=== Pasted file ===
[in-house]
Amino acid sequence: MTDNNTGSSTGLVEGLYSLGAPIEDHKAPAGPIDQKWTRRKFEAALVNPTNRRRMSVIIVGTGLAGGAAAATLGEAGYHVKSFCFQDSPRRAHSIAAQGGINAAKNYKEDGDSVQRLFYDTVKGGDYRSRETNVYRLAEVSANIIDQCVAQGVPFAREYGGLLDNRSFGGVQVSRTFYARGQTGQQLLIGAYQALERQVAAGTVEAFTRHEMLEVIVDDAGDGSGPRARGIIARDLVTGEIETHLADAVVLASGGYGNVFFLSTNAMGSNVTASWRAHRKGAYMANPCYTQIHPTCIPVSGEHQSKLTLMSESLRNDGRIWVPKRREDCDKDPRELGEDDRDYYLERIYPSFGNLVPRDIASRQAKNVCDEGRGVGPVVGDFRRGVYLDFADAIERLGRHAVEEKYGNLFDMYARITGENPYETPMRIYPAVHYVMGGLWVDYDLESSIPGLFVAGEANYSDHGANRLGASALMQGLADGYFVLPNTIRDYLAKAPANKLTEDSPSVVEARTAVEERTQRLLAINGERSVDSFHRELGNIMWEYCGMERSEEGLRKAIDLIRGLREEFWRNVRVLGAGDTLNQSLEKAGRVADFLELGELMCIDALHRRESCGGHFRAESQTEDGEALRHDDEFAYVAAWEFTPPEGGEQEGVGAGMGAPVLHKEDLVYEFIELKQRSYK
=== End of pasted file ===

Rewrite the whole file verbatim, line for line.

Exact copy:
[in-house]
Amino acid sequence: MTDNNTGSSTGLVEGLYSLGAPIEDHKAPAGPIDQKWTRRKFEAALVNPTNRRRMSVIIVGTGLAGGAAAATLGEAGYHVKSFCFQDSPRRAHSIAAQGGINAAKNYKEDGDSVQRLFYDTVKGGDYRSRETNVYRLAEVSANIIDQCVAQGVPFAREYGGLLDNRSFGGVQVSRTFYARGQTGQQLLIGAYQALERQVAAGTVEAFTRHEMLEVIVDDAGDGSGPRARGIIARDLVTGEIETHLADAVVLASGGYGNVFFLSTNAMGSNVTASWRAHRKGAYMANPCYTQIHPTCIPVSGEHQSKLTLMSESLRNDGRIWVPKRREDCDKDPRELGEDDRDYYLERIYPSFGNLVPRDIASRQAKNVCDEGRGVGPVVGDFRRGVYLDFADAIERLGRHAVEEKYGNLFDMYARITGENPYETPMRIYPAVHYVMGGLWVDYDLESSIPGLFVAGEANYSDHGANRLGASALMQGLADGYFVLPNTIRDYLAKAPANKLTEDSPSVVEARTAVEERTQRLLAINGERSVDSFHRELGNIMWEYCGMERSEEGLRKAIDLIRGLREEFWRNVRVLGAGDTLNQSLEKAGRVADFLELGELMCIDALHRRESCGGHFRAESQTEDGEALRHDDEFAYVAAWEFTPPEGGEQEGVGAGMGAPVLHKEDLVYEFIELKQRSYK